It seems safe to assume that a reasonable percentage of people reading this spent their weekend, or at least their Saturday, playing at the New Phyrexia prerelease while their time on Sunday was dedicated to more important things like Mother’s Day… or maybe just watching the Lakers lose. All jokes aside, New Phyrexia has a lot of interesting cards that are, well, NEW, and they need to be evaluated to help people prepare for the new drafting format! A few awesome people may have the entire set already figured out while the rest of us (including awful players like yours truly) grasp at straws. However, I’ve come to the conclusion that since I’m the one writing these articles (which are downright awesome), I can at least make up some mumbo-jumbo so that people make the same mistakes as I. Without further ado, I’ll present an outline of New Phyrexia and the more frequently seen cards that will shape the format.
The cards in Limited formats, in this case full-block Scars draft, are broken up into a few categories (bombs, removal, creatures, and filler) in order to determine their importance. In general, bombs are not encountered frequently because they are rare/ mythic, like Skinrender… oh wait, thanks WOTC! The list above is the default picking order, but what happens when there’s a bad piece of removal compared to an awesome creature? Removal is better than creatures and that means that it should be taken before creatures, right? Wrong. No matter how many Divine Offerings you have, you’re not going to beat a deck infested with Blightwidows. Most of the cards that you will be dealing with are commons, and figuring out where they fall on the card-quality scale will help you succeed in this new drafting format.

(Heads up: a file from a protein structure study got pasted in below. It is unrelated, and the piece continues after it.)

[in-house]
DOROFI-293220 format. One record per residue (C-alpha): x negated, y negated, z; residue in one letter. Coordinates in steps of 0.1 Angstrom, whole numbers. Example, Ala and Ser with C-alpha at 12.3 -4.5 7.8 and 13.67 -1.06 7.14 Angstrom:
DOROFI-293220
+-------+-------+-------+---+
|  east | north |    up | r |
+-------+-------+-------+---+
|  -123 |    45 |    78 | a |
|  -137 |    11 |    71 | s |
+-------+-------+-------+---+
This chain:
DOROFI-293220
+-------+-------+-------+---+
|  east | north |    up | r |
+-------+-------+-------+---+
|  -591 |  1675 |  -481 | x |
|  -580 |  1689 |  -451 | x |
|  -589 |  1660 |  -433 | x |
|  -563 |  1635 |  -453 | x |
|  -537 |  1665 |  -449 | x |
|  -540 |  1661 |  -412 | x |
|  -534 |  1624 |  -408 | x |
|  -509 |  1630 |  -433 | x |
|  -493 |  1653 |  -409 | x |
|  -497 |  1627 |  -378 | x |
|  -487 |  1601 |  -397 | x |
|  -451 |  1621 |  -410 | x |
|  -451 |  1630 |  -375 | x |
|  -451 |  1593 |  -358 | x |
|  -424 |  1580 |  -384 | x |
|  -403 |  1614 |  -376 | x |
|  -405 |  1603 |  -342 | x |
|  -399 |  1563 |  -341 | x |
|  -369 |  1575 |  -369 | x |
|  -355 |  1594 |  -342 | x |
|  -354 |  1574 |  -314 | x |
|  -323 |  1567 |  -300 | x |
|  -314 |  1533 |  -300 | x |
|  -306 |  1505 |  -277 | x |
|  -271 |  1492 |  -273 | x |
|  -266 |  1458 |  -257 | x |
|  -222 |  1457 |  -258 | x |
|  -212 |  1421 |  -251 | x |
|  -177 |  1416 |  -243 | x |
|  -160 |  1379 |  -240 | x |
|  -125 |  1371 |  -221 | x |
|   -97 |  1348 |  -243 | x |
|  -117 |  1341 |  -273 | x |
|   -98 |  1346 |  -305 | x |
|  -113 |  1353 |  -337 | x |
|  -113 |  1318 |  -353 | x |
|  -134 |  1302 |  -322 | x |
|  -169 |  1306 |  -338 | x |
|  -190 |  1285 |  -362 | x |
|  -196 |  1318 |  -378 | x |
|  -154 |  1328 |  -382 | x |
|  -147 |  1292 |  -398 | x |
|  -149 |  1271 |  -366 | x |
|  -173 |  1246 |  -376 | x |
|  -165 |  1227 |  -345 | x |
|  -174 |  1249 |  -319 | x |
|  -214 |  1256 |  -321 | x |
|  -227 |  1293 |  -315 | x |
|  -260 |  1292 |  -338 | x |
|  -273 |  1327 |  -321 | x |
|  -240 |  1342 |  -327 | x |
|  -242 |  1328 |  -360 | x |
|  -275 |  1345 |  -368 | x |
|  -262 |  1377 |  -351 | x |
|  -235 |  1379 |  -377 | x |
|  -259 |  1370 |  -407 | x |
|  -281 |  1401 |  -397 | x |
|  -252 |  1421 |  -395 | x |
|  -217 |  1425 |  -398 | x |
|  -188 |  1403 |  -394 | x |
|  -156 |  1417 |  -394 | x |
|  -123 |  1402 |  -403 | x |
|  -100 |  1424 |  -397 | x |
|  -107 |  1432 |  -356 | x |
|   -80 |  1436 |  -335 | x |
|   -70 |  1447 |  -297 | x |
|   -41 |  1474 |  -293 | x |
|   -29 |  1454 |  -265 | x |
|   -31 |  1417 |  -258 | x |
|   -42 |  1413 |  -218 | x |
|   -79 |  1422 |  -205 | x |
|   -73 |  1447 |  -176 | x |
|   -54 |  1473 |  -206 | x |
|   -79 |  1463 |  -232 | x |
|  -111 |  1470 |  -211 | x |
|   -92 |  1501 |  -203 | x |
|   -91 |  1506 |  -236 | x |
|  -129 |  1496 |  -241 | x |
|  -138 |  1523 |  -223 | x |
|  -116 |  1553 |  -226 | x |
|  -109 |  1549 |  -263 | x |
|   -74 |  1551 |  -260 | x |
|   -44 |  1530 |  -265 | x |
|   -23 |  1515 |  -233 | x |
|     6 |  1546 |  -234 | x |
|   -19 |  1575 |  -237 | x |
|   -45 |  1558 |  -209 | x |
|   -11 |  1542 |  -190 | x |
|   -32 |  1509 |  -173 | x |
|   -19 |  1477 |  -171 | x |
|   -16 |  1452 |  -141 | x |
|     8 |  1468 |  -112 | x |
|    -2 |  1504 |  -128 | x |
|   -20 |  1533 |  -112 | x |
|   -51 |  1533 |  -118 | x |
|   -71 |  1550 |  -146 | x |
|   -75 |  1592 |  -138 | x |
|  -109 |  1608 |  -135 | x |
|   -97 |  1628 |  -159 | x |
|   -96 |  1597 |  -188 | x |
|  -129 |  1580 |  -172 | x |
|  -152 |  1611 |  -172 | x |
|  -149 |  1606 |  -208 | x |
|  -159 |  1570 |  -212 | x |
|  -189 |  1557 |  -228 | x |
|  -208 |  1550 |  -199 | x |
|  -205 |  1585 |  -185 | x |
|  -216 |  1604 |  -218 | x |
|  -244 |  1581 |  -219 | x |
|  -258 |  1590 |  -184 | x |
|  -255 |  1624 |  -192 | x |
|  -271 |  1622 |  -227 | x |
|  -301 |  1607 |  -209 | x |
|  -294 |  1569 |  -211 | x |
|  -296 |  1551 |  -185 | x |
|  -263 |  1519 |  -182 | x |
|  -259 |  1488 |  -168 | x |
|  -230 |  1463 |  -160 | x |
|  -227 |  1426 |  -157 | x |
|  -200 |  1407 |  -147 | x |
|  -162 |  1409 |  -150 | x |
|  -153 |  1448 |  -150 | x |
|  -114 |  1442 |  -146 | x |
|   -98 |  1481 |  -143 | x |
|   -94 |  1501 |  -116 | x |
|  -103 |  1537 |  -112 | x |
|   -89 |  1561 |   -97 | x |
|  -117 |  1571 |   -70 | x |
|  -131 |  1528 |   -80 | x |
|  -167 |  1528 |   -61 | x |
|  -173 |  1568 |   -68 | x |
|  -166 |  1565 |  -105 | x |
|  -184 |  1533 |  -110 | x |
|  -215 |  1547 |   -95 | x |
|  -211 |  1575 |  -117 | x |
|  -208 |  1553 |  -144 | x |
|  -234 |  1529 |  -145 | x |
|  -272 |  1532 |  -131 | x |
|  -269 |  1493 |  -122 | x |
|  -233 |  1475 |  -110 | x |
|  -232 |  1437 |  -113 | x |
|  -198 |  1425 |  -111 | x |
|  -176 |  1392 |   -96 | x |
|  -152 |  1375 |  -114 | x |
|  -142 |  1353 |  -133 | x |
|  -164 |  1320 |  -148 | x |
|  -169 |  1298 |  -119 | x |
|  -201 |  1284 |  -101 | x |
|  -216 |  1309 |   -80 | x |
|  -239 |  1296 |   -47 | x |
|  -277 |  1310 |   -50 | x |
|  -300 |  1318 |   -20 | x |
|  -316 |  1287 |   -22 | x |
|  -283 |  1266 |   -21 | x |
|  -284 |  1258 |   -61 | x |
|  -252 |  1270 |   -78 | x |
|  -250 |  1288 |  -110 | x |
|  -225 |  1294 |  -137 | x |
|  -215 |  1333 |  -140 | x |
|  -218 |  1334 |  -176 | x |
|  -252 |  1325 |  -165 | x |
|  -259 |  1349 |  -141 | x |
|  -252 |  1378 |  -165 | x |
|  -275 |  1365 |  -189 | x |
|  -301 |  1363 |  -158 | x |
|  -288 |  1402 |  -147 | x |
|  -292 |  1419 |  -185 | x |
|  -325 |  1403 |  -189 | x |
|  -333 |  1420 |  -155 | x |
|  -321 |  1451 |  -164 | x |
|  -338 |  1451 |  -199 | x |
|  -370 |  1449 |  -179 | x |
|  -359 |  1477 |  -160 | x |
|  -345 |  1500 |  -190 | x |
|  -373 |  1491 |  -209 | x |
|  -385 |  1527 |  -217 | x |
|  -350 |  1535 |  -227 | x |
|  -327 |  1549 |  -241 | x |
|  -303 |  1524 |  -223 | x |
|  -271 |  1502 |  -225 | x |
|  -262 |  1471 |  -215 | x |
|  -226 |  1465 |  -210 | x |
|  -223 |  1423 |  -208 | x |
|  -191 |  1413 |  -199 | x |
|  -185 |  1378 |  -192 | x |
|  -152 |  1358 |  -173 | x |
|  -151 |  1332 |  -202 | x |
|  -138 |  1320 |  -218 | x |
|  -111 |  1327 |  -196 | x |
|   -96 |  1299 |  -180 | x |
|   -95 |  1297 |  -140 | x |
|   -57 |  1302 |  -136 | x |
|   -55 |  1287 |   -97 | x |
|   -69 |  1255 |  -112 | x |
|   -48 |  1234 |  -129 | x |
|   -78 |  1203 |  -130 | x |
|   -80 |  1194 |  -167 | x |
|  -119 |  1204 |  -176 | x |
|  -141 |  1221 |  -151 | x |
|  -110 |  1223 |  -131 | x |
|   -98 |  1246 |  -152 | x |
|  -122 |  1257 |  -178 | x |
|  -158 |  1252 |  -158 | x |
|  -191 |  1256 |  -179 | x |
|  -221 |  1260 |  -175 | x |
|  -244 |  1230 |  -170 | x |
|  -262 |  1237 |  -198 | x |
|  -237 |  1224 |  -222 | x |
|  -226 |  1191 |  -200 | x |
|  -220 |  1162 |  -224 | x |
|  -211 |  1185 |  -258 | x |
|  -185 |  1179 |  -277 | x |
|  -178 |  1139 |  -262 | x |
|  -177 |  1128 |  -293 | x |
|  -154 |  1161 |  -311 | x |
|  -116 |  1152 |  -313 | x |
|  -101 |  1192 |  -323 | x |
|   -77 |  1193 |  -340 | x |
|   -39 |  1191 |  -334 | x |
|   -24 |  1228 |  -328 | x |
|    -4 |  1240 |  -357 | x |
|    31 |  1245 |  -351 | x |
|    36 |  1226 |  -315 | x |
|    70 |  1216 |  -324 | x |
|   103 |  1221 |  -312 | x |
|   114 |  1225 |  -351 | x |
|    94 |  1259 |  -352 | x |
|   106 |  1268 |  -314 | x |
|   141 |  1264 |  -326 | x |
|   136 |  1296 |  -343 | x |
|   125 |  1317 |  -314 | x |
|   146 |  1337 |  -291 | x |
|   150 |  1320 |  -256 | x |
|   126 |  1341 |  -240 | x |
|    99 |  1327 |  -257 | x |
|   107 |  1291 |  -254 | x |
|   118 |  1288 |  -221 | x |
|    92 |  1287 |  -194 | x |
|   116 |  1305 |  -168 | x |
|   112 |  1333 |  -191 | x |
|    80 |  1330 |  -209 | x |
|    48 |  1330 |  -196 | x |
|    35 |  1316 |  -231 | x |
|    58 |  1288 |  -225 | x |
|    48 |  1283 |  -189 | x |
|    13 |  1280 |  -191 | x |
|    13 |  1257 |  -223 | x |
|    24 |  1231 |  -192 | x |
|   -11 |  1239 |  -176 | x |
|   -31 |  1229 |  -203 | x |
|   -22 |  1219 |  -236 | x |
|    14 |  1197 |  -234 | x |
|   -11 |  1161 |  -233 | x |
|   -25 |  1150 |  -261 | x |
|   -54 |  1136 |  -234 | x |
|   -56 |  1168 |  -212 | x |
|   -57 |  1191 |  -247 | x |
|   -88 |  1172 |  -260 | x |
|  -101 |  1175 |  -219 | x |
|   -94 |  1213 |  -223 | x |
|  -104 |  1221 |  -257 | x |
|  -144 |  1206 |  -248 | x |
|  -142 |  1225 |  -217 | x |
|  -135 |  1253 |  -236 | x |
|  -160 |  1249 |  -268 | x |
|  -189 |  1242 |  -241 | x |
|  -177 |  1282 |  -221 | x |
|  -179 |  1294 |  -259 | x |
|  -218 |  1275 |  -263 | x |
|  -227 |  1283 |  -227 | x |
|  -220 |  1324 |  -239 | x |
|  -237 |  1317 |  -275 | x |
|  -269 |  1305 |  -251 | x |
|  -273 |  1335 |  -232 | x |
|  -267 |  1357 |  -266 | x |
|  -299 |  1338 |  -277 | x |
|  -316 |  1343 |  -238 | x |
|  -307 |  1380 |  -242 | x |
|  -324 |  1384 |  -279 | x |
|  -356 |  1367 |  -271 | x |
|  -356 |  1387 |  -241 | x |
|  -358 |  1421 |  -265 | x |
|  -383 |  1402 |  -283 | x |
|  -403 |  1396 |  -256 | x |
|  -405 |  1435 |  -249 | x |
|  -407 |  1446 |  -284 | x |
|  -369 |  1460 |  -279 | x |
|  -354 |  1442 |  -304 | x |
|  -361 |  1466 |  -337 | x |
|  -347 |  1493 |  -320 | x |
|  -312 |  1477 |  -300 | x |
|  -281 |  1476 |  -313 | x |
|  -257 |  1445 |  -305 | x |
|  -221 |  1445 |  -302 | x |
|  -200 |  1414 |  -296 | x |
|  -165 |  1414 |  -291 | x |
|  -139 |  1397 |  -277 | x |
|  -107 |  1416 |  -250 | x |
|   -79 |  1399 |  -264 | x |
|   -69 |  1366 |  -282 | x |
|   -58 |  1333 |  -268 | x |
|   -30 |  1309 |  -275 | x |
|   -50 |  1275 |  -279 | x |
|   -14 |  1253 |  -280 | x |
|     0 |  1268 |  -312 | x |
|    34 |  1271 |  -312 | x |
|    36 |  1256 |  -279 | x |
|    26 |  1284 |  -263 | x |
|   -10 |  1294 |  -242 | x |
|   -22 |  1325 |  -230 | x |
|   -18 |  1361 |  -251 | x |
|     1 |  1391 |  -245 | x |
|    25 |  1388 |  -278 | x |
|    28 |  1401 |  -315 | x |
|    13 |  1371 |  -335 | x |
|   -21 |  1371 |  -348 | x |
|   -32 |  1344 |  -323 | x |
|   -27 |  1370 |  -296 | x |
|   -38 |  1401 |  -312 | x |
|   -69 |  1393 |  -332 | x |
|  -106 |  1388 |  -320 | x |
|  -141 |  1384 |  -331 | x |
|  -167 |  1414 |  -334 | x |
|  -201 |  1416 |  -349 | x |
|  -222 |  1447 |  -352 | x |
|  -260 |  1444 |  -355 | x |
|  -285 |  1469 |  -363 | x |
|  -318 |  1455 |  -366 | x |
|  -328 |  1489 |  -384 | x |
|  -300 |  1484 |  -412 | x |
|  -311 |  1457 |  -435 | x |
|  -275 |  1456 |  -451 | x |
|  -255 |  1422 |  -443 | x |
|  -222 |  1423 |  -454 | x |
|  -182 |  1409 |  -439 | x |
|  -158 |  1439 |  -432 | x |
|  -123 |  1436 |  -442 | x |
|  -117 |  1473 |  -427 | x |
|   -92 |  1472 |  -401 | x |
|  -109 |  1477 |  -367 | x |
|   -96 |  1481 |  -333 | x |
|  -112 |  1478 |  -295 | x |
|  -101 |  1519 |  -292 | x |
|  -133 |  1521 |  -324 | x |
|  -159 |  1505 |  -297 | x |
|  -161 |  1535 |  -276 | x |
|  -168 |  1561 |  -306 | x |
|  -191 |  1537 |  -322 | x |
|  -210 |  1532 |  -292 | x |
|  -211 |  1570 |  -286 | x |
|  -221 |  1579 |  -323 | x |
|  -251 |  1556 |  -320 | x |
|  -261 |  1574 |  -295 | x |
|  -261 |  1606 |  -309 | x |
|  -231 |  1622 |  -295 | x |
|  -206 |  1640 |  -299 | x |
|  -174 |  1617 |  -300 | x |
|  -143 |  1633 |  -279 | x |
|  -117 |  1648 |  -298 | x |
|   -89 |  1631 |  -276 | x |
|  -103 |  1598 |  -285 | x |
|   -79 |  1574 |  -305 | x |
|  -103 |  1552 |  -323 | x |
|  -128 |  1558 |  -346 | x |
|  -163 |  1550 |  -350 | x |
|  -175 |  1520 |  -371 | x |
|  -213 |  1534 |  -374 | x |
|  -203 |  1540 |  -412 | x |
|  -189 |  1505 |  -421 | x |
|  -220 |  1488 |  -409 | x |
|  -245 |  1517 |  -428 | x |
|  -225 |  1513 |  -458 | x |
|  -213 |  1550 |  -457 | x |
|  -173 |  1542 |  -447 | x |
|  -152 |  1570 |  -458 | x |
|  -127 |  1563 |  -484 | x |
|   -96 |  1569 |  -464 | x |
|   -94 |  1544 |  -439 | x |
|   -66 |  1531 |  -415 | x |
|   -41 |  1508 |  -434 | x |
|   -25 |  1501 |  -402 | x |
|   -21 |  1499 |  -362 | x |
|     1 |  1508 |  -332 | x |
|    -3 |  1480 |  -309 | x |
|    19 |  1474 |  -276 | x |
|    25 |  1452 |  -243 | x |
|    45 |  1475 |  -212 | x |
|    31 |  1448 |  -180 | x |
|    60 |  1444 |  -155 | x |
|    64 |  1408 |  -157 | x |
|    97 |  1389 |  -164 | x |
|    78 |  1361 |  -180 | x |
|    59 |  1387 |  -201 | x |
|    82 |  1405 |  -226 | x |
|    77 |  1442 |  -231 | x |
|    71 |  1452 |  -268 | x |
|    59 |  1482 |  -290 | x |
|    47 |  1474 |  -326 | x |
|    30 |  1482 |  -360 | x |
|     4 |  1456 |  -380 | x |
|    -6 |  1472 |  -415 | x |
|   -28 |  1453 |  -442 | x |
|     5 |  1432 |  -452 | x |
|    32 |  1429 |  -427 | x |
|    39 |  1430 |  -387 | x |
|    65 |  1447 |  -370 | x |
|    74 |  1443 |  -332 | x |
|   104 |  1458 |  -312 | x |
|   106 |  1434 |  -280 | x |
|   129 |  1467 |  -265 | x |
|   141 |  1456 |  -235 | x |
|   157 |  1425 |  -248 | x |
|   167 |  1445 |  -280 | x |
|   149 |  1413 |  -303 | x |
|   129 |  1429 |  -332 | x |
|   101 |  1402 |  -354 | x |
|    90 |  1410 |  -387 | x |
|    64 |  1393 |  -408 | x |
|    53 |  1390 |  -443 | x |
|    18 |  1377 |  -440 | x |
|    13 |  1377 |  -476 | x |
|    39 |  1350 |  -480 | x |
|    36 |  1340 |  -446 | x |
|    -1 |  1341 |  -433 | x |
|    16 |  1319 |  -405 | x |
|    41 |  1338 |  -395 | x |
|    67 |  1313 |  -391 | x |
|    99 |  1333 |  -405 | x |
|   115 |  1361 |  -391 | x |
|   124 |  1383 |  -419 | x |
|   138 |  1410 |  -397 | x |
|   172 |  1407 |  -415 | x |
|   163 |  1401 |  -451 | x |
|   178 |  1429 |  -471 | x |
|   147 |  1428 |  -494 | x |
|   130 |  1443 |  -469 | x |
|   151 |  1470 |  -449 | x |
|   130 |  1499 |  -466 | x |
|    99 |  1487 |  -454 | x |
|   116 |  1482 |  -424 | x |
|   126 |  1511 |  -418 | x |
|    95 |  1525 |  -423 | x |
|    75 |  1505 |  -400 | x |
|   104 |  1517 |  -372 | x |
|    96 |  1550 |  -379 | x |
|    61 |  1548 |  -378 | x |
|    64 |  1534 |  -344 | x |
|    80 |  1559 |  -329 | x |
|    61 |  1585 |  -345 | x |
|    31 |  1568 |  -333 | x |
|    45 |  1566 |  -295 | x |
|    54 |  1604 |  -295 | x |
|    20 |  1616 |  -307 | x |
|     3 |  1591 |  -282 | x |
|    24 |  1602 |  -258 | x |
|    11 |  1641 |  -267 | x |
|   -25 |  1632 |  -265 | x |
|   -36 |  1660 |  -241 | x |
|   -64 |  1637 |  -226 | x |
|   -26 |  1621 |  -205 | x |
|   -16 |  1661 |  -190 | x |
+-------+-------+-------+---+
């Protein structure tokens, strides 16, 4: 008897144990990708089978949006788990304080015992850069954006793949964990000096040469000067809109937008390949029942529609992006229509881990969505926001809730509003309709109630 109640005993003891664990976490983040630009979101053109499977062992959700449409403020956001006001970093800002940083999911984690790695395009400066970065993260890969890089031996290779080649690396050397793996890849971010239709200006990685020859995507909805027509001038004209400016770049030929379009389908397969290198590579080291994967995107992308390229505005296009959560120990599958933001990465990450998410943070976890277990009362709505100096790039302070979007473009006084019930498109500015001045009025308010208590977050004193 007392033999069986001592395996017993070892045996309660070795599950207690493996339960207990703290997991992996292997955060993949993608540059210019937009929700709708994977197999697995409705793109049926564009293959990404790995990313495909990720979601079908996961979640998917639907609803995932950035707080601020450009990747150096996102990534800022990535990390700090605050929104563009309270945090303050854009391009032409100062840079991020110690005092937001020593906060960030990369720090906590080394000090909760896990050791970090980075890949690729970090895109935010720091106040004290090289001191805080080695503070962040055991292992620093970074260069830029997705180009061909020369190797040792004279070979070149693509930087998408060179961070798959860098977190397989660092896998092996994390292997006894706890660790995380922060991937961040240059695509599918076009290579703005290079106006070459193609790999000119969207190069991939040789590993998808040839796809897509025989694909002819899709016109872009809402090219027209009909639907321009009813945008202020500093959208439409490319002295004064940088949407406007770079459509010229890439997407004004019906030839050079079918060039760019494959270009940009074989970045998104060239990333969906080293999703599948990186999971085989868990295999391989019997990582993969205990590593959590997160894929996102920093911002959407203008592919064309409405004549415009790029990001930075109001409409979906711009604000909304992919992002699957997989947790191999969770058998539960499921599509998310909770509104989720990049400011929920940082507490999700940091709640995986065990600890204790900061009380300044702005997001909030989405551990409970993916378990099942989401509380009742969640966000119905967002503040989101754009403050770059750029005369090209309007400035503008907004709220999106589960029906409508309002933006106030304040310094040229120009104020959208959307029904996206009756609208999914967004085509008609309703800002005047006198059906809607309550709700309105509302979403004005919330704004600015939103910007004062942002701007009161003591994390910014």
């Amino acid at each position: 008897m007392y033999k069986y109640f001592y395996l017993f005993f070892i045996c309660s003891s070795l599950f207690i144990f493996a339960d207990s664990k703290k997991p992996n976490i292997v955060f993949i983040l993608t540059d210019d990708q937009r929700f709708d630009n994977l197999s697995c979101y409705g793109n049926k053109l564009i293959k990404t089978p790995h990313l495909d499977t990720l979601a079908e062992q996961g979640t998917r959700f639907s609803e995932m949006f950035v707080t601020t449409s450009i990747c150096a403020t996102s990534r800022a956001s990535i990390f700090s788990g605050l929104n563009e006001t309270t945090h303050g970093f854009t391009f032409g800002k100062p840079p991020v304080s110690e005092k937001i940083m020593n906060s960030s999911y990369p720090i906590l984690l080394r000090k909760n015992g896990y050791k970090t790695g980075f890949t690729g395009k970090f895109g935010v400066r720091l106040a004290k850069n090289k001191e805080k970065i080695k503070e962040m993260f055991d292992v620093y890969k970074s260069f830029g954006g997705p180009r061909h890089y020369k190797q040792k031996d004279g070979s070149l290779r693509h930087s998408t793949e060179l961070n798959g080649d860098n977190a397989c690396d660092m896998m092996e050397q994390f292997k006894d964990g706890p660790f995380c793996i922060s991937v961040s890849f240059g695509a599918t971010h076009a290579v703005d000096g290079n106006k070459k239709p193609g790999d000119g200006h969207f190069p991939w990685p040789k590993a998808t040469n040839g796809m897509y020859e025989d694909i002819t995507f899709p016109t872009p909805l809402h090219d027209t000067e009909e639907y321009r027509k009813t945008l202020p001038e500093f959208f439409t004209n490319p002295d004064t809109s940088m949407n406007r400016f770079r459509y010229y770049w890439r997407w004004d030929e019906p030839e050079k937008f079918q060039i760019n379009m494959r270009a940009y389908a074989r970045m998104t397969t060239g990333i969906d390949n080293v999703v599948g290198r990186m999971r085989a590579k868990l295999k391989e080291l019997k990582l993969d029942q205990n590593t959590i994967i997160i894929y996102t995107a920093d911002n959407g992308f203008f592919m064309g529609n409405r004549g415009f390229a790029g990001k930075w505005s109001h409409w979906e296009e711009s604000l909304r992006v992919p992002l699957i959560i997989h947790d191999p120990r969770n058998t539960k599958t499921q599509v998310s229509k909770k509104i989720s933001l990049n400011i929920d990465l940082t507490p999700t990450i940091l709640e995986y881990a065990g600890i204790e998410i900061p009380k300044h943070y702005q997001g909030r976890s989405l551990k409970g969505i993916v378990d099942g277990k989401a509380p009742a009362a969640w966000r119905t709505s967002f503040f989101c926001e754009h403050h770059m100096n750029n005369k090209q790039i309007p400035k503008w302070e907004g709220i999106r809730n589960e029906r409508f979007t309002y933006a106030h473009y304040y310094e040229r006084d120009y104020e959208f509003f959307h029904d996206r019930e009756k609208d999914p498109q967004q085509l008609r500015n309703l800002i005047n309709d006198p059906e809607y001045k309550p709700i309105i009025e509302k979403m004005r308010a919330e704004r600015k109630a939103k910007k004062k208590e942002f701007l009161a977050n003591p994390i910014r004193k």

Not all removal is created equal, and while some of the cards from the list above are quite good, others are not. For example, while Volt Charge, Blinding Souleater, and Grim Affliction are excellent because their cost is low, they are instants, and they have a significant effect without requiring anything else specific (i.e. metalcraft, an artifact/creature to sacrifice, etc.), Victorious Destruction is very mediocre because it’s expensive, a sorcery, and targets a group of cards that isn’t normally central to most games of Limited.